Tuesday, December 18, 2018

The old and the new

My movie Meet Up had our holiday flick last night. It was a typical, soapy "women's picture," Penny Serenade (1941) takes an average young couple from courtship through marriage and finally, separation. Of course, this "average" couple is spectacular looking -- Irene Dunne and (sigh) Cary Grant -- and their life together includes a glamorous interlude in Asia.

If this sounds like I didn't enjoy it, NOT TRUE! It was a delight. Cary Grant is terrific: Sweet but vainglorious, immature but sincere. He got a well-deserved Oscar nomination for this role.

I quibble with considering it a holiday movie. There are scenes that take place at Christmas and New Year's, but if that's the standard, then Die Hard is indeed a Christmas movie and we should screen it next year. But this is a small complaint. A lovely movie and a chance to see Will and Betty before year-end. (Unfortunately Joanna couldn't make it. But we've been in touch. I'll try to see her next week, or maybe on New Year's.)

I also saw this year's Oscar-buzzy Green Book. Loved it, too.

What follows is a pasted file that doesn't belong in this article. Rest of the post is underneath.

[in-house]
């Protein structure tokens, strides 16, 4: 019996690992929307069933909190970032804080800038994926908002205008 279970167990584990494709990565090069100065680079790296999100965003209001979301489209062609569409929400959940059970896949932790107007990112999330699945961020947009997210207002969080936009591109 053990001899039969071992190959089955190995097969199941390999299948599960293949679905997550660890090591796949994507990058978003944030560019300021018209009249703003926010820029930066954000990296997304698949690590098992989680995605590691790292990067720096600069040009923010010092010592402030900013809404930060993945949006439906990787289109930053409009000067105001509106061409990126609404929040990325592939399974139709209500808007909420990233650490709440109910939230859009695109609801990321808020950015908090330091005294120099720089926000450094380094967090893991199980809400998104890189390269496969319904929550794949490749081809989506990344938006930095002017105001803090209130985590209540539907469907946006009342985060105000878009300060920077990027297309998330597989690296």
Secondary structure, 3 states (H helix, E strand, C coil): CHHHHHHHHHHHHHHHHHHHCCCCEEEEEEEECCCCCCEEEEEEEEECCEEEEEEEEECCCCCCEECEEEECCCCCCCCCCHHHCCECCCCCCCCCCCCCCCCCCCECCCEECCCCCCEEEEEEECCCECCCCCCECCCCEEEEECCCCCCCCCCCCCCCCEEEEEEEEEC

It's been slammed for being predictable, and yeah, it kinda is. But here's the thing: it's based on a true story. Both of the men depicted (Tony Lip and Don Shirley) knew it was being made and approved the direction the script took. So if this is the way they remembered it, I accept that.

Viggo Mortenson is Tony. Every time he opens his mouth, something goes in (cigarette, sandwich, soda pop). He's dumpy, loud, and ignorant. He's also savvy, strong and crazy in love with his wife and kids. He acts as driver and body guard for African American musician Don Shirley during Shirley's 1962 concert tour through the Deep South. They bond, and formed a friendship that lasted until they died, months apart, in 2013.

My favorite scene in the movie involves Bobby Kennedy. He doesn't appear on screen, but his distinctive Boston accent is heard and heeded by a character at a critical moment. It reminded me of the 2013 movie Loving, where Bobby played a similar unseen role. This reminds me of why I'm a Kennedy Girl -- it's the role of government to do for the individual what the individual can't do alone, and I long for days when people thought they could look to Washington DC to lift them up, not hold them back.

1 comment:

  1. That movie will in no way ever make it up to my little town's theater. I am disappointed.